Jaguar Land Rover to make cars out of plastic waste

Jaguar wants recycle more in its cars

Jaguar wants recycle more in its cars

Carmaker Jaguar Land Rover (JLR) has begun trials of an innovative new recycling technology which purports to turn low-quality, post-consumer plastics into high-grade material.

It's estimated that the amount of waste plastic is predicted to exceed 12 million tonnes globally by 2050*. Plastic waste will be converted into pyrolysis oil by thermochemical processing, and then these industrial raw materials will replace fossil resources in the production chain BASF. If the results of both pieces of research and development are positive, JLR has said that it will consider using domestically derived recycled plastic content throughout its vehicle part portfolio.

Jaguar Land Rover and BASF are now testing the material to check it meets the same safety requirements of the existing original part, before working to bring it to commercial development.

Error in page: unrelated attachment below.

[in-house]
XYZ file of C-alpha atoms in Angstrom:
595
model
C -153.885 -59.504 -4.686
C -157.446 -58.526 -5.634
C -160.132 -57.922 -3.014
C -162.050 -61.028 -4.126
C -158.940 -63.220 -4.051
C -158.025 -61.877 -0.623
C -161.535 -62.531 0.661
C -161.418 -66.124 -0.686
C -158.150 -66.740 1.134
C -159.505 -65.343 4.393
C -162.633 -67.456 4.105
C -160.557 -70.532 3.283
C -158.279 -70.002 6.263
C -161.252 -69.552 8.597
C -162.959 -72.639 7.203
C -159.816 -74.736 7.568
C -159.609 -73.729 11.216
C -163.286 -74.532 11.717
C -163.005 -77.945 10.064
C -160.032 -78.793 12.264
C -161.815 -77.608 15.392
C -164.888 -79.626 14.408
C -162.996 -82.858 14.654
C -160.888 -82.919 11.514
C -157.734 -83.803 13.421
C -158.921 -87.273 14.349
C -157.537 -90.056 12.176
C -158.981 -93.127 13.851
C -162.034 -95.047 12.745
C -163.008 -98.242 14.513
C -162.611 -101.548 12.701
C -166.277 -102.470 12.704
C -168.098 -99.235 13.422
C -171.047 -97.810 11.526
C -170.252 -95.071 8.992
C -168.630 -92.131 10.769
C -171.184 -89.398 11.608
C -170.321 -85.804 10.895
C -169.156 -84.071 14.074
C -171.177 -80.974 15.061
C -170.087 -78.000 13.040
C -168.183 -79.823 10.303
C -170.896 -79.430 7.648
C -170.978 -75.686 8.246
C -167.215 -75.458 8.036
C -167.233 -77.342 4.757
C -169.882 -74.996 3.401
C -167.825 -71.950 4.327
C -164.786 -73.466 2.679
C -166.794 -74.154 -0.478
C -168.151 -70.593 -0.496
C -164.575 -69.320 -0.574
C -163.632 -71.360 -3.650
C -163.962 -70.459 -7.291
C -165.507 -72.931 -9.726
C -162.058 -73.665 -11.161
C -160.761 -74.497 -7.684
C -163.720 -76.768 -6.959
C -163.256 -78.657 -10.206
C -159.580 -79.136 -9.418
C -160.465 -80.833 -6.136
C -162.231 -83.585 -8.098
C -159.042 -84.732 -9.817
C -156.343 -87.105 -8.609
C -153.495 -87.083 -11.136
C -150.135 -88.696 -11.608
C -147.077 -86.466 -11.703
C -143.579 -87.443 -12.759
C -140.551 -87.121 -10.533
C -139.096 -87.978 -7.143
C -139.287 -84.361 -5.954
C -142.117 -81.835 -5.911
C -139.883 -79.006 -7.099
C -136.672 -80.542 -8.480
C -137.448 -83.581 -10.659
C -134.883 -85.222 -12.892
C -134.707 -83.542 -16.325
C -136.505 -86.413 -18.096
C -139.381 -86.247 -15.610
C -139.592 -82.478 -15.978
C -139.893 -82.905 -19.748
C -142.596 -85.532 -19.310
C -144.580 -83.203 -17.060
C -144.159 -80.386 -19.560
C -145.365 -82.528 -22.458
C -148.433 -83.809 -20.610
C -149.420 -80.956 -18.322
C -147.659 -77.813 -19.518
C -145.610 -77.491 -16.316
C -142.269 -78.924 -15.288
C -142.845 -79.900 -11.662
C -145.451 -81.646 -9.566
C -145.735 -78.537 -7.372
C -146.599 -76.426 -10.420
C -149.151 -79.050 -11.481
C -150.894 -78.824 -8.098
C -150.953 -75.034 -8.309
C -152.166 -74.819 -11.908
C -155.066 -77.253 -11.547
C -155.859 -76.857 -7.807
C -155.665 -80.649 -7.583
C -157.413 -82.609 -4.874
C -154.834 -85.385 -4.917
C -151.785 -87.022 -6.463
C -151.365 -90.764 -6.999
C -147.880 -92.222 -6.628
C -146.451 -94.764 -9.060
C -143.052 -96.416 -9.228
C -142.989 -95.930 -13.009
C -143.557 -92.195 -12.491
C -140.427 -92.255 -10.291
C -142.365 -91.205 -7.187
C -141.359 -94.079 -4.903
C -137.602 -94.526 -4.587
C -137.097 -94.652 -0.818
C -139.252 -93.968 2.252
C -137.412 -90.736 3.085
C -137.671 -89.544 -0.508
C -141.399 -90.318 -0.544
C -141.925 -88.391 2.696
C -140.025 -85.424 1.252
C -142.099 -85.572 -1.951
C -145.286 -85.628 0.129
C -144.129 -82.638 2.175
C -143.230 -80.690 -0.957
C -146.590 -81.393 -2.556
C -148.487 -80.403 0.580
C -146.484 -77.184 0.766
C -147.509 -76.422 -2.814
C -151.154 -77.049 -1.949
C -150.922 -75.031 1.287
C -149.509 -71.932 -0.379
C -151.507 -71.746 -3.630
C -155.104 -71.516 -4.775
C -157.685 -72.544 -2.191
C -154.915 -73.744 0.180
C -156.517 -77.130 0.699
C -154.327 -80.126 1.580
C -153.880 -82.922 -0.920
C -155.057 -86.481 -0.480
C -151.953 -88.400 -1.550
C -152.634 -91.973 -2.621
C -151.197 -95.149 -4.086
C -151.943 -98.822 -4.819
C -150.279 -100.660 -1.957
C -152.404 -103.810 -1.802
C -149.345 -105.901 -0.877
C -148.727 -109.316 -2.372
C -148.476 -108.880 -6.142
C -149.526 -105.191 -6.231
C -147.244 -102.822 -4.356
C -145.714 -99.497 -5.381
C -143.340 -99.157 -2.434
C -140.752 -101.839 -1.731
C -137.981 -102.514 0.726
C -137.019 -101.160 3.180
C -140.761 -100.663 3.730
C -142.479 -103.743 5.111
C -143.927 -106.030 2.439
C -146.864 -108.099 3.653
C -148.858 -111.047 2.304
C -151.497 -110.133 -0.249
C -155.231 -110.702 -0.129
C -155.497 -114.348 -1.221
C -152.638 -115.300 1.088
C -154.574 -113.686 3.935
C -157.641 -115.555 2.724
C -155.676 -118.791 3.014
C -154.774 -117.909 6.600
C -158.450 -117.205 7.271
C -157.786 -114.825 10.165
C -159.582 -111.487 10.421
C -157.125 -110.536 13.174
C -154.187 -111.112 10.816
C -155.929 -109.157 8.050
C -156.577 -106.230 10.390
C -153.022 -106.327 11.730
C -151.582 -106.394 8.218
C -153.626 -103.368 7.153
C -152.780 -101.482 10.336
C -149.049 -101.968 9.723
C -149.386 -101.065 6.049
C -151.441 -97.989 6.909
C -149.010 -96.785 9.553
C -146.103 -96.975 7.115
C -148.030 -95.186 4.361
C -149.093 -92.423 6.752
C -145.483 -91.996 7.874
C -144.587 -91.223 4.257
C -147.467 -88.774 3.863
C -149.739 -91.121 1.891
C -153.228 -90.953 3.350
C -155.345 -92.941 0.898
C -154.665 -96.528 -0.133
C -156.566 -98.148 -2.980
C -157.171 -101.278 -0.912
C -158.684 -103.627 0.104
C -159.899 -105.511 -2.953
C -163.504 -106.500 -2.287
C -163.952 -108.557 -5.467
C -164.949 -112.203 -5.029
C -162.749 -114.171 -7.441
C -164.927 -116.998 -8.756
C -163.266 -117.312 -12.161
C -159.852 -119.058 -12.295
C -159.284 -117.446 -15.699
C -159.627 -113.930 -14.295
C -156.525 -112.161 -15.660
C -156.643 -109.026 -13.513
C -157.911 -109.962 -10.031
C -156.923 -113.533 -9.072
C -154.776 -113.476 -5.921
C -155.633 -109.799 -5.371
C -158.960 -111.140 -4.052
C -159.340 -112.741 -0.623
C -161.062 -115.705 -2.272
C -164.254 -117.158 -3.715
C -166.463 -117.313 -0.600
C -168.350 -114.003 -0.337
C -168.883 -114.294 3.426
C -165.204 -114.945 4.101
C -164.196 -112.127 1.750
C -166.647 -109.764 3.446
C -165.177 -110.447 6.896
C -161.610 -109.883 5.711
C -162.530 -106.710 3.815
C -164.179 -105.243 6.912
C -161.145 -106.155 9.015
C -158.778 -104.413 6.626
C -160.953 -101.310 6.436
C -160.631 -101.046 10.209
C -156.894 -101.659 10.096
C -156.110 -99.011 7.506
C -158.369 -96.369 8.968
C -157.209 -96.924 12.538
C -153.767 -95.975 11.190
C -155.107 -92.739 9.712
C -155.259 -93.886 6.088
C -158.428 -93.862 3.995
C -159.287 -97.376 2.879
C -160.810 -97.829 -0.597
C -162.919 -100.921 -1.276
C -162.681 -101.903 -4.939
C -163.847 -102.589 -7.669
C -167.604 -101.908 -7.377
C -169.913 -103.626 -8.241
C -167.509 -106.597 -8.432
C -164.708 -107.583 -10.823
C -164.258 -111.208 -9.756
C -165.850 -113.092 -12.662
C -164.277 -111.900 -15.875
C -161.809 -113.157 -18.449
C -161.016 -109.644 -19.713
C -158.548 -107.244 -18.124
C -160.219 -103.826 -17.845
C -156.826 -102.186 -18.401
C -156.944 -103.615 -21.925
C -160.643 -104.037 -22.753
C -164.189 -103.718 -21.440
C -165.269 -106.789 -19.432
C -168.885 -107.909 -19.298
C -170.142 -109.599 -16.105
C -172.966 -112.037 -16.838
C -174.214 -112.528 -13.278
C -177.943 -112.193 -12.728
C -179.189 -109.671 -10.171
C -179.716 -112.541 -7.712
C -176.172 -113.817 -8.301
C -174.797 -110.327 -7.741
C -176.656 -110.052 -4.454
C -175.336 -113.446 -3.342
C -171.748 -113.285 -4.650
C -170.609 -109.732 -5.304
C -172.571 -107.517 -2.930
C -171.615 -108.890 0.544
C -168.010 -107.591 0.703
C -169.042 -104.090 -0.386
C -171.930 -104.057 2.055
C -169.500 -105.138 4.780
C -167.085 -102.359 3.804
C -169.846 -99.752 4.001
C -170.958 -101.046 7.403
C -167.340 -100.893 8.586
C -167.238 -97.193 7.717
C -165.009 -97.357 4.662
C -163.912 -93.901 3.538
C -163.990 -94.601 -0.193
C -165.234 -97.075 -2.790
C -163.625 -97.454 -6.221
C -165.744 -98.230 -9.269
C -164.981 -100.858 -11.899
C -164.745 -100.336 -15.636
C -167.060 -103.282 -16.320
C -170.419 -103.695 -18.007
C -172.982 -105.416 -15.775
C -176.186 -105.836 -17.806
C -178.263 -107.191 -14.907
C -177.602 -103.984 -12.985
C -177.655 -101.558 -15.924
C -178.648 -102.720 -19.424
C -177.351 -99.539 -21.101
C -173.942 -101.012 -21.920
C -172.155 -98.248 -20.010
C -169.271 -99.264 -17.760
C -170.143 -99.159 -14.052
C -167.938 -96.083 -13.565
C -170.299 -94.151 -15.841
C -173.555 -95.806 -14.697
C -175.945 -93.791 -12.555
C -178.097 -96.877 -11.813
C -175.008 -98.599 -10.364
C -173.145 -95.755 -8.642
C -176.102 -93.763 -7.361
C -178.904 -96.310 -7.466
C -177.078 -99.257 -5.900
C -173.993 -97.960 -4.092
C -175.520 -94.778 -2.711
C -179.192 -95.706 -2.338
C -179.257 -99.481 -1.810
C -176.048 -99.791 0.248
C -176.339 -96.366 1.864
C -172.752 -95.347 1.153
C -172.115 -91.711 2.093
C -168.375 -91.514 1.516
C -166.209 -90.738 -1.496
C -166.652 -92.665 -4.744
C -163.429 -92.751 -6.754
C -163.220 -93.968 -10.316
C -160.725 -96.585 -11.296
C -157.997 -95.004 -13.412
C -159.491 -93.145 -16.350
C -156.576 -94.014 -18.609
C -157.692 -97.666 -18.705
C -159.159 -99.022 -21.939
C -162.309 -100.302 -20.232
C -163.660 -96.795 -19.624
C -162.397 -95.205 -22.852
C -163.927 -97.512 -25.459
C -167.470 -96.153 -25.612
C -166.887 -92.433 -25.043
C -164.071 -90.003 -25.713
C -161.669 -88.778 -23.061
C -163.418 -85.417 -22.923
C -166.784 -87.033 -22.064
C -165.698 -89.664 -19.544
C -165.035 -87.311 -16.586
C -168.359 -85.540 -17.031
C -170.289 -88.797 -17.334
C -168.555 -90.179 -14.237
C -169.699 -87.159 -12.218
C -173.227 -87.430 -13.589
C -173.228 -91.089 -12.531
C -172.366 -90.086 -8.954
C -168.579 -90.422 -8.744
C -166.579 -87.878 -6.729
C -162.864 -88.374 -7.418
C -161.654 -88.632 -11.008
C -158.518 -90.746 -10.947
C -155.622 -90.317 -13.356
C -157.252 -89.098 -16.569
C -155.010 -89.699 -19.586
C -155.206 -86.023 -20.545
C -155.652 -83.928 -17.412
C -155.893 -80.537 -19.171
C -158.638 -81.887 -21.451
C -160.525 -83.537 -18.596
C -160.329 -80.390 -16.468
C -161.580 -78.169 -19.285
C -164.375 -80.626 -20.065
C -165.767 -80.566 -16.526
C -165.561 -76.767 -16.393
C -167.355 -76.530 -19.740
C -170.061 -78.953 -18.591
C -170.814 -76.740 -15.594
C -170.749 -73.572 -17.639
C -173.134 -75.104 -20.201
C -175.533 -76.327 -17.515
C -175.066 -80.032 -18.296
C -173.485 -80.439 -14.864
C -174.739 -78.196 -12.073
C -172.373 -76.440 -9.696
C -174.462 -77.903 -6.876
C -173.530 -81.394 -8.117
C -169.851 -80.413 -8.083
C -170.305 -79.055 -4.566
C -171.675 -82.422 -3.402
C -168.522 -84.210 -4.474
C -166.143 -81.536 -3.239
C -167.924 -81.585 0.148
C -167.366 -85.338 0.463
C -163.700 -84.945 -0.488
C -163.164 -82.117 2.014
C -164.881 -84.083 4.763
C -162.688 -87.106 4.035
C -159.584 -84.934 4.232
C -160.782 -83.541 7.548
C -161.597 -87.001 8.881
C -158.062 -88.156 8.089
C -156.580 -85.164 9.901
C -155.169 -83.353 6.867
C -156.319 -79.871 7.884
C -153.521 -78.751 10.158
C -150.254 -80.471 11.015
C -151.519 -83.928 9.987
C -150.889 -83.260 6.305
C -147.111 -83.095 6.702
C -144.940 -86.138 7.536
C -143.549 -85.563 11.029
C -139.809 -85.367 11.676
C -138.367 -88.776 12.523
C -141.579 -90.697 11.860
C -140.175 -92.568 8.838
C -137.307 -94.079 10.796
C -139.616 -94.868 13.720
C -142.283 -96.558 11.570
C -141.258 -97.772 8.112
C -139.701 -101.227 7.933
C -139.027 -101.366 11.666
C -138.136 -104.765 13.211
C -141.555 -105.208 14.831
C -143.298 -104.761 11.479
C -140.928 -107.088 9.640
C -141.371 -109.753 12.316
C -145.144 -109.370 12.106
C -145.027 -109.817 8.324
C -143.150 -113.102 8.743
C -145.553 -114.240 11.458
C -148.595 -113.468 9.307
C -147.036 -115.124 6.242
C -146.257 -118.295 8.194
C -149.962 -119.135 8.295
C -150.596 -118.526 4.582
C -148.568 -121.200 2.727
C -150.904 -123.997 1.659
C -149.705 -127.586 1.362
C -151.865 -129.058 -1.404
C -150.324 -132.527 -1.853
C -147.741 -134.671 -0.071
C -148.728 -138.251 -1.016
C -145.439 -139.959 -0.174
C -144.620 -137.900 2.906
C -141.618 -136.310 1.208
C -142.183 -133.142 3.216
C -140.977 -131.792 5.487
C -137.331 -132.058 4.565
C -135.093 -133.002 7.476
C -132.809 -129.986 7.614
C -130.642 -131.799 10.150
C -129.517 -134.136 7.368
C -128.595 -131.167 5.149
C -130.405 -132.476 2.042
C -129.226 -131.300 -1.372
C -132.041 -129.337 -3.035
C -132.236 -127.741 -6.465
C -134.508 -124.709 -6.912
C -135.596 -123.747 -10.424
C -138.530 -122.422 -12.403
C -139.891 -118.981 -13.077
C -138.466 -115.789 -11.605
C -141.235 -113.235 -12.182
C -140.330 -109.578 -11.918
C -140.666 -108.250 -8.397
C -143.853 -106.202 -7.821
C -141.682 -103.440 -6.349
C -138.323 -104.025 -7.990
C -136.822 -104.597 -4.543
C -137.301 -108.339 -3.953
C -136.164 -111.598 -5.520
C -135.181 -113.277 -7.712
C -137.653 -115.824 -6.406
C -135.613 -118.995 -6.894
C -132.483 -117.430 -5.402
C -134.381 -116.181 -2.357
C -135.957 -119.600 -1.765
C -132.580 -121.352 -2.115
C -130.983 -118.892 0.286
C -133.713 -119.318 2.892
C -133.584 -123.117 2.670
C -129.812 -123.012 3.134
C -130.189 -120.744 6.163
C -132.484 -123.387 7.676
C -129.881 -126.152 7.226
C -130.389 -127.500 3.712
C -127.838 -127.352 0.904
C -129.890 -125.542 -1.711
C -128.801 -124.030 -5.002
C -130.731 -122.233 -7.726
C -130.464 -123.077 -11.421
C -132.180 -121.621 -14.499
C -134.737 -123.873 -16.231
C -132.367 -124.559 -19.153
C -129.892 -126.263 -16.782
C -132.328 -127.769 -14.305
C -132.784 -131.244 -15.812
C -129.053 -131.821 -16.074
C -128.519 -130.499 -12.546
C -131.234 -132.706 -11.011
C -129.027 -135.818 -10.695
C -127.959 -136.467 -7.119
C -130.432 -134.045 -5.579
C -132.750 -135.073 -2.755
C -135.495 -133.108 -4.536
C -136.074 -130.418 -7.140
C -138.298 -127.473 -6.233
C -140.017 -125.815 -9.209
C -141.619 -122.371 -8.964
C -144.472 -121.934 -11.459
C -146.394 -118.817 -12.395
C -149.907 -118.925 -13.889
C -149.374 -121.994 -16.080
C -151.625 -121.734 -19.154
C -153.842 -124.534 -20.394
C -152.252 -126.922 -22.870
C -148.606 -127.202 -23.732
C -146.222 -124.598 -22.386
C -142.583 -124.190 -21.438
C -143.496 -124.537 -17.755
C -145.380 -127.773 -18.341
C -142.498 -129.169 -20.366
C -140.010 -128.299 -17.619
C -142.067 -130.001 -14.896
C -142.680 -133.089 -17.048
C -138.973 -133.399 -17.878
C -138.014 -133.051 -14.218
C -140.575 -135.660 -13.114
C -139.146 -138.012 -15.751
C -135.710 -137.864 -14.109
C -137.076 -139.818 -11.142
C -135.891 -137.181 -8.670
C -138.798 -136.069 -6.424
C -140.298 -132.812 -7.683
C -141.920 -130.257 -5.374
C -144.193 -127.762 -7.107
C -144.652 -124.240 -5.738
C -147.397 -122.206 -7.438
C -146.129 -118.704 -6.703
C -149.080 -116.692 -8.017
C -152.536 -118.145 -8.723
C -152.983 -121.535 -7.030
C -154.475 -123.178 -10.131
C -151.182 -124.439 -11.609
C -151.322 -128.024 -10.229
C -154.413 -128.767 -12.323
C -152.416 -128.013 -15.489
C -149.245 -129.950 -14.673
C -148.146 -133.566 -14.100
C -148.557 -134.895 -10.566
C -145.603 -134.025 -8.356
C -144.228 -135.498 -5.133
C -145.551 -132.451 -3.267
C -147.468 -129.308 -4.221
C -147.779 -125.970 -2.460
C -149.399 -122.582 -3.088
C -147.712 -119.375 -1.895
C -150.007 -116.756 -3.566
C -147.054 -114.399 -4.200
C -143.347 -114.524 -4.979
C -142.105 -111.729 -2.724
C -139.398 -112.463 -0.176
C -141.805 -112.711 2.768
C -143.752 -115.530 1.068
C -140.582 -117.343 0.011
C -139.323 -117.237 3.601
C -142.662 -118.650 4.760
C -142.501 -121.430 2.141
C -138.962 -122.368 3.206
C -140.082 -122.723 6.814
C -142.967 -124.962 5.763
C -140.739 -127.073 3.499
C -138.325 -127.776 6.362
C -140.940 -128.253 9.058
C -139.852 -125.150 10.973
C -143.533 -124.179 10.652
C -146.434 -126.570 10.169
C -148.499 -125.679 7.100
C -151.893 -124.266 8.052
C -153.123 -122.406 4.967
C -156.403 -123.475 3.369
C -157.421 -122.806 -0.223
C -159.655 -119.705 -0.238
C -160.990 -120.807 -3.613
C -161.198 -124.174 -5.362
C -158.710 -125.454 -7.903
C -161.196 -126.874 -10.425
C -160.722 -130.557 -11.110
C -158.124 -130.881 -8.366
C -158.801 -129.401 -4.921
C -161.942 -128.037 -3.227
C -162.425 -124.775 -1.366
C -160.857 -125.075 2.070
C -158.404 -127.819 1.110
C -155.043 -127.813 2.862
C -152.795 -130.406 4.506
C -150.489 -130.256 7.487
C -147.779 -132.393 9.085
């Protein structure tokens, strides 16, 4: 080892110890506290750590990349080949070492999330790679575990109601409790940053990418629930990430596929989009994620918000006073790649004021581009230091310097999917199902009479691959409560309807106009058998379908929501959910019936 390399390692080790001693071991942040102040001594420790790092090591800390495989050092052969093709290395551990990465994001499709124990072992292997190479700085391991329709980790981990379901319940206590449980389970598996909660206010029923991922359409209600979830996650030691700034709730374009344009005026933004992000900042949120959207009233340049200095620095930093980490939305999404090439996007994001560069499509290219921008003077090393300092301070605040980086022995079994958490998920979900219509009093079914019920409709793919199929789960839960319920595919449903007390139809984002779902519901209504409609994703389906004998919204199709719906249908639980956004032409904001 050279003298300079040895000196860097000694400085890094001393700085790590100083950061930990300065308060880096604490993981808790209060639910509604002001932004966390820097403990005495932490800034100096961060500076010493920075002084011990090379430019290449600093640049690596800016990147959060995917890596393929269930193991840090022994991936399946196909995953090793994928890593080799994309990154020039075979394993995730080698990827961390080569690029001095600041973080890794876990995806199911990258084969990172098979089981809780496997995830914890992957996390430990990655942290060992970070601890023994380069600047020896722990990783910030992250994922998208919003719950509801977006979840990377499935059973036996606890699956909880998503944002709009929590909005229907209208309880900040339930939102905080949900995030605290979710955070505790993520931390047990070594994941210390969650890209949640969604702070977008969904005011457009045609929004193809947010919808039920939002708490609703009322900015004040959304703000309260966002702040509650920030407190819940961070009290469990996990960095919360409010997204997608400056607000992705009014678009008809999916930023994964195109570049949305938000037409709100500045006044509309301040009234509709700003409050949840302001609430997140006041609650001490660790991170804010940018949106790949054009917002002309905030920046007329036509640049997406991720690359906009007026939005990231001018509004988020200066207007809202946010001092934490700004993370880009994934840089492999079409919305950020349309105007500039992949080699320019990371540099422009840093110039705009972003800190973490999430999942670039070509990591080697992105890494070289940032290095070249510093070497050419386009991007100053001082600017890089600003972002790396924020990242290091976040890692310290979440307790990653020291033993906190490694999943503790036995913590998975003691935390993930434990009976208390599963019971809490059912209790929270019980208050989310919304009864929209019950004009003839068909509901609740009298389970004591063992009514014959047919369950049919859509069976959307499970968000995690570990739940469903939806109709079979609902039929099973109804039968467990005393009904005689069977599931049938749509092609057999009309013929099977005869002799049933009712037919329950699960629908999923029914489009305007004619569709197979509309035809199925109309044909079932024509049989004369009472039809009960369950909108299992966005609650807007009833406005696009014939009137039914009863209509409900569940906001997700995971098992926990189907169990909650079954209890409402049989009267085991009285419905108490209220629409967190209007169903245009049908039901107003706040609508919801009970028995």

In the framework of the research project ChemCycling Jaguar Land Rover will participate in the program of recycling of plastic waste intended for incineration, in high quality material.

Chris Brown, Senior Sustainability Manager at Jaguar Land Rover, said: "Plastics are vital to vehicle manufacturing and have proven benefits during their use phase, however, plastic waste remains a major global challenge". The use of such material will be in dashboards and external parts of the bodies of the new models of Jaguar and Land Rover.

"Solving this issue requires innovation and joined-up thinking between regulators, manufacturers and suppliers". It also offers better customer access and display of both Jaguar and Land Rover's portfolio, the company said in a release.

Jaguar Land Rover has already met its 2020 target for Zero Waste to Landfill for United Kingdom operations.

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